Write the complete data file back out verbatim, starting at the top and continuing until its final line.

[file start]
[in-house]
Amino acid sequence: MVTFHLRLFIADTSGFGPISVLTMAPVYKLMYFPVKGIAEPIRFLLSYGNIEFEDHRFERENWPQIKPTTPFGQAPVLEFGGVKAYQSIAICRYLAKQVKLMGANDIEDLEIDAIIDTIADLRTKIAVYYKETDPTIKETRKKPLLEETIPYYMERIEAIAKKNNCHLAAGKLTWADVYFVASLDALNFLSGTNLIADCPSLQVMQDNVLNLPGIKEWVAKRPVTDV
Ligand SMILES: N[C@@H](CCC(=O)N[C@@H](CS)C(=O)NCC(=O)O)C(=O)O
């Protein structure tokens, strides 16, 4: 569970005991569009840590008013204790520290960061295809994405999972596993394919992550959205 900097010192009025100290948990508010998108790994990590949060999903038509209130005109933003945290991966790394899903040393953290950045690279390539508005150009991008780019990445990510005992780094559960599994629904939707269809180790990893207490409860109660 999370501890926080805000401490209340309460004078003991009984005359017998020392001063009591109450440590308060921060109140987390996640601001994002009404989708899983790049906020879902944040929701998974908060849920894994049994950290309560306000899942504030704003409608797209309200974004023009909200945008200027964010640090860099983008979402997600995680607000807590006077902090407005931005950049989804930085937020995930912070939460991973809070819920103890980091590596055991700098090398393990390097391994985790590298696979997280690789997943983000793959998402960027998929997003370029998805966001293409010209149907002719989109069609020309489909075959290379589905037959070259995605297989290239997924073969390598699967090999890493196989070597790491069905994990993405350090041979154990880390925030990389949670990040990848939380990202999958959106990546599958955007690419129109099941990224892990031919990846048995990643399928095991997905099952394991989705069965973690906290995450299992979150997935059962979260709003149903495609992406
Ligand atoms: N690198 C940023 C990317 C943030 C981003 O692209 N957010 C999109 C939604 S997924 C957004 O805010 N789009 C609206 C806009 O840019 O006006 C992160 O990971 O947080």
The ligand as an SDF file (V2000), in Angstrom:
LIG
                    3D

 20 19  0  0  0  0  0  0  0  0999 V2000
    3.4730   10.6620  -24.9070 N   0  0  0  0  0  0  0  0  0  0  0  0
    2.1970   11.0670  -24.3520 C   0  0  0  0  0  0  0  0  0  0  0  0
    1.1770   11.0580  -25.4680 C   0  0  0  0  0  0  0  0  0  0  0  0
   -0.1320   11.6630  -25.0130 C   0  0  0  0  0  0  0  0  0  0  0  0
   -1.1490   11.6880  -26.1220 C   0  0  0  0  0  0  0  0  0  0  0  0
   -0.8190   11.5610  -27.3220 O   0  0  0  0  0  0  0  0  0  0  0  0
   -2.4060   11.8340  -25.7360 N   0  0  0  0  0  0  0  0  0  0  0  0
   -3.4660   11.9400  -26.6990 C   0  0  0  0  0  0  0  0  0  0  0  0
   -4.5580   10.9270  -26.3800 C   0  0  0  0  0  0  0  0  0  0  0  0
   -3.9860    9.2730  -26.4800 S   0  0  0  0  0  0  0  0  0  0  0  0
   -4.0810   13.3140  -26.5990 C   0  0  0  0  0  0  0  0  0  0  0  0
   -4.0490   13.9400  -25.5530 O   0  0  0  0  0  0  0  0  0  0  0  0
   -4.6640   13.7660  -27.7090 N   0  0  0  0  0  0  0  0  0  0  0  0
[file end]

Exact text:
[in-house]
Amino acid sequence: MVTFHLRLFIADTSGFGPISVLTMAPVYKLMYFPVKGIAEPIRFLLSYGNIEFEDHRFERENWPQIKPTTPFGQAPVLEFGGVKAYQSIAICRYLAKQVKLMGANDIEDLEIDAIIDTIADLRTKIAVYYKETDPTIKETRKKPLLEETIPYYMERIEAIAKKNNCHLAAGKLTWADVYFVASLDALNFLSGTNLIADCPSLQVMQDNVLNLPGIKEWVAKRPVTDV
Ligand SMILES: N[C@@H](CCC(=O)N[C@@H](CS)C(=O)NCC(=O)O)C(=O)O
């Protein structure tokens, strides 16, 4: 569970005991569009840590008013204790520290960061295809994405999972596993394919992550959205 900097010192009025100290948990508010998108790994990590949060999903038509209130005109933003945290991966790394899903040393953290950045690279390539508005150009991008780019990445990510005992780094559960599994629904939707269809180790990893207490409860109660 999370501890926080805000401490209340309460004078003991009984005359017998020392001063009591109450440590308060921060109140987390996640601001994002009404989708899983790049906020879902944040929701998974908060849920894994049994950290309560306000899942504030704003409608797209309200974004023009909200945008200027964010640090860099983008979402997600995680607000807590006077902090407005931005950049989804930085937020995930912070939460991973809070819920103890980091590596055991700098090398393990390097391994985790590298696979997280690789997943983000793959998402960027998929997003370029998805966001293409010209149907002719989109069609020309489909075959290379589905037959070259995605297989290239997924073969390598699967090999890493196989070597790491069905994990993405350090041979154990880390925030990389949670990040990848939380990202999958959106990546599958955007690419129109099941990224892990031919990846048995990643399928095991997905099952394991989705069965973690906290995450299992979150997935059962979260709003149903495609992406
Ligand atoms: N690198 C940023 C990317 C943030 C981003 O692209 N957010 C999109 C939604 S997924 C957004 O805010 N789009 C609206 C806009 O840019 O006006 C992160 O990971 O947080």
The ligand as an SDF file (V2000), in Angstrom:
LIG
                    3D

 20 19  0  0  0  0  0  0  0  0999 V2000
    3.4730   10.6620  -24.9070 N   0  0  0  0  0  0  0  0  0  0  0  0
    2.1970   11.0670  -24.3520 C   0  0  0  0  0  0  0  0  0  0  0  0
    1.1770   11.0580  -25.4680 C   0  0  0  0  0  0  0  0  0  0  0  0
   -0.1320   11.6630  -25.0130 C   0  0  0  0  0  0  0  0  0  0  0  0
   -1.1490   11.6880  -26.1220 C   0  0  0  0  0  0  0  0  0  0  0  0
   -0.8190   11.5610  -27.3220 O   0  0  0  0  0  0  0  0  0  0  0  0
   -2.4060   11.8340  -25.7360 N   0  0  0  0  0  0  0  0  0  0  0  0
   -3.4660   11.9400  -26.6990 C   0  0  0  0  0  0  0  0  0  0  0  0
   -4.5580   10.9270  -26.3800 C   0  0  0  0  0  0  0  0  0  0  0  0
   -3.9860    9.2730  -26.4800 S   0  0  0  0  0  0  0  0  0  0  0  0
   -4.0810   13.3140  -26.5990 C   0  0  0  0  0  0  0  0  0  0  0  0
   -4.0490   13.9400  -25.5530 O   0  0  0  0  0  0  0  0  0  0  0  0
   -4.6640   13.7660  -27.7090 N   0  0  0  0  0  0  0  0  0  0  0  0